It is just about that time of the year when people undertake various spring cleaning exercise. You know change oil in your car, wax the car paint, redo the house painting, fix some lose screws around the house, mow the lawn, this list could go on and on.
However, when it comes to spring cleaning few people ever think of reevaluating their online presence. Ironically, most things nowadays are done over the internet; we shop online, make friends online, do our banking online, tell our secrets online, and there are telltale evidence of our infidelity online. This list could also go on and on.
At this point, it should be clear that your peace of mind could be totally ruined if a hacker decided to take a swing at you. So do some spring cleaning also on your online presence.
Rule of thumb, never use guessable passwords like your middle name, kids’ name, spouse’s name, birthday or anything of the sort. Diligent hackers troll your social media activities to come up with possible passwords based on your connections on Facebook or Twitter.
To be on the safe side, always use long and complicated passwords – a random combination of letters, numbers and characters – makes it very hard for hackers to guess the right password.
The longer you use the same password, the higher the chances it will fall into the wrong hands, or a hacker might have figured it out. It is better to change your password after some few months. When you change your password, be sure not to repeat an old password.
Never use the same password for multiple sites, if someone gets access to your password. The damage could be widespread. Whenever possible, always opt for the multi-factor authentication; where after entering your password, a code is either texted to your phone or sent to your email. This provides an extra layer of security.
Software are never perfect in as far as privacy and security is concerned, and developers are continually checking for these flaws and bugs. Whenever they find a vulnerability (which they often do), they send out updates to users.
As a user, you are obliged to keep all your software updated; the sooner, the better. Even when you are using a new iPhone or a new computer, the software might be outdated. You should always be proactive in checking for new updates before using a particular software.
Another thing most users forget to update is their routers and the assortments of ‘Internet of Things’ devices like the smart TVs. Some of these devices automatically update themselves, but you should not rely on that. Be proactive in checking that they are running the latest software from their manufacturer’s websites.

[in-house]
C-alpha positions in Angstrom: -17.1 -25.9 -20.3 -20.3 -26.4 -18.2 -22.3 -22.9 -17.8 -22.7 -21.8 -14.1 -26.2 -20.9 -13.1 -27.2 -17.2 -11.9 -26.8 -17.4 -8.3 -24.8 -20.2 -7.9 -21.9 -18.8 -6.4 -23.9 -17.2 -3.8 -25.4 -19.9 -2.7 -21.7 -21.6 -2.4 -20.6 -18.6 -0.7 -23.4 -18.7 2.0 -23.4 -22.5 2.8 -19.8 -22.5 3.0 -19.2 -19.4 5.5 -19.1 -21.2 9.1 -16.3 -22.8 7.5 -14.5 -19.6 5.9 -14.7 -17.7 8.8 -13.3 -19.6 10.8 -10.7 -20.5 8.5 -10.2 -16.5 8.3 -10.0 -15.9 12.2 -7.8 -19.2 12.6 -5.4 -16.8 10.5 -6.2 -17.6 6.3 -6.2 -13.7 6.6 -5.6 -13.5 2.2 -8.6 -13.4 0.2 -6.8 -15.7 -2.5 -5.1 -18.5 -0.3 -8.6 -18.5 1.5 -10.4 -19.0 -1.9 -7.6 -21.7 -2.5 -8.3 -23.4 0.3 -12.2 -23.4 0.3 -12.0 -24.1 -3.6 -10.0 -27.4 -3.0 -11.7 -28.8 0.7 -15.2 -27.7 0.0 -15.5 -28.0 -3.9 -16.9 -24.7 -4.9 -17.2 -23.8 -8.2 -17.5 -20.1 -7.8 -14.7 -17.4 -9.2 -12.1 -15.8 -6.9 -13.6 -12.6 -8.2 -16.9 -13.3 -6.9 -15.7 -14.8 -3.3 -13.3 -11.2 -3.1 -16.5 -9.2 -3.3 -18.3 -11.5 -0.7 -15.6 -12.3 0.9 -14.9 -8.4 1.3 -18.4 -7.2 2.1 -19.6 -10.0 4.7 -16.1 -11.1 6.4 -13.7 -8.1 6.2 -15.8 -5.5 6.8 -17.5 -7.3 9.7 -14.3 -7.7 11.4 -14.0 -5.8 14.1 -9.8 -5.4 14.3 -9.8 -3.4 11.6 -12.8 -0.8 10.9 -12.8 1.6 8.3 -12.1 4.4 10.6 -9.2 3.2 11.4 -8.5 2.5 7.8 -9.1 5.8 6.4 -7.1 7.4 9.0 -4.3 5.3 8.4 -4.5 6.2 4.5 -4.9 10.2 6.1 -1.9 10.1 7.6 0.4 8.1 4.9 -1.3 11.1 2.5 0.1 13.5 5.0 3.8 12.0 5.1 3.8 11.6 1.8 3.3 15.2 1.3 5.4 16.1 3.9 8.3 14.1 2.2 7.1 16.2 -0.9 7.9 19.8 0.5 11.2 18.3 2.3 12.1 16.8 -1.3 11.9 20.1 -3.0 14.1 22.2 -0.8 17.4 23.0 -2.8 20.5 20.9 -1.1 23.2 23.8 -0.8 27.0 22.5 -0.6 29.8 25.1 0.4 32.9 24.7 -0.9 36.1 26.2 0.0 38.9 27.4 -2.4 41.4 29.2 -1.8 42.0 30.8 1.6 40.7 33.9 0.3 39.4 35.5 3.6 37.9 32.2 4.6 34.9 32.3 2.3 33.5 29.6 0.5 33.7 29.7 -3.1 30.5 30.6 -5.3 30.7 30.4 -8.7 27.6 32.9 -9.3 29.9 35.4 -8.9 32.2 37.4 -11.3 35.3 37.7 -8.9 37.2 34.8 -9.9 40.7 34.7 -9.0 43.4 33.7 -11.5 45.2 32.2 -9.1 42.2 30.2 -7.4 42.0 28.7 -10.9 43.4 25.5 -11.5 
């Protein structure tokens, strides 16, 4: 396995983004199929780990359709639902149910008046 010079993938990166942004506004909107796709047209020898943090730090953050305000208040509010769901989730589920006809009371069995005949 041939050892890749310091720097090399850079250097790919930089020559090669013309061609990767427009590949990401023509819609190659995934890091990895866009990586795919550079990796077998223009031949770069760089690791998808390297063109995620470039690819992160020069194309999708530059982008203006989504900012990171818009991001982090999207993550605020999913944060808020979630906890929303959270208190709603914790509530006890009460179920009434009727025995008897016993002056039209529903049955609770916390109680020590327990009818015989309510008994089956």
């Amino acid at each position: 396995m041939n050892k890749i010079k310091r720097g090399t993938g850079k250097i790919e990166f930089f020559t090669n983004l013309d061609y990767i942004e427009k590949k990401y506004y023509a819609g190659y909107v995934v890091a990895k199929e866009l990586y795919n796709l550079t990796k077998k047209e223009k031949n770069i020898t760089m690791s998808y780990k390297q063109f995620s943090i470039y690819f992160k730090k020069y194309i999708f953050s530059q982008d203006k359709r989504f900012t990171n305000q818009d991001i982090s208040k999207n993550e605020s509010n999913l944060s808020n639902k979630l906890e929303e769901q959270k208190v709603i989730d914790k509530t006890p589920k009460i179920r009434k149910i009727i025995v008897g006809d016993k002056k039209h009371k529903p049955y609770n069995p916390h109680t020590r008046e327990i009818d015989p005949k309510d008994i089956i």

Hackers are increasingly using ransomware to lock up users’ computers and threatened to wipe clean your hard disk if you don’t pay them. Such attacks are often the result of users unknowingly clicking on links sent in phishing emails or fake ads online.
When you are locked out of your computer, there is very little you can do other than pay up the ransom or write off you data. Sometimes, that second option is not an option, so you end up paying the high ransoms.
Had you backed up your data, you could easily write off the data on your hard disk and format it and install a new operating system. Then from your backed up data, you should be back to where you were before the ransomware attack.
You can set up an automatic system for backing up your data, on Windows PCs, say Windows 10. Under the ‘Update & Security’ section in ‘Settings,’ you can instruct the Windows to back up your files to an external hard disk. Once the backup is successful, ensure you unplug it from your computer; don’t leave it connected to the computer unnecessarily, as the ransomware could also creep into your hard disk.
On Mac OS X, you get ‘Time Machine’ for automatic backups. Earlier Windows versions also have built-in backup systems.
As much as you have the option of locking down your social media posts to just a few select groups of ‘friends.’ Always assume that the entire world is scrutinizing what you are posting with the intention of finding fault they can use against you. So never share too much of personal things or things that can be used to indict you.
Like mentioned above, hacker troll social media accounts to guess their way into figuring your actual passwords. Don’t also forget that employers are increasingly checking out social media activities of the people applying for jobs at their companies. So don’t let that carefree posts you make while drunk deny you that good job at that reputable company.
The above are some of the very basic spring cleaning exercises you should undertake to ensure you are in good shape as far as cyber hygiene is concerned.
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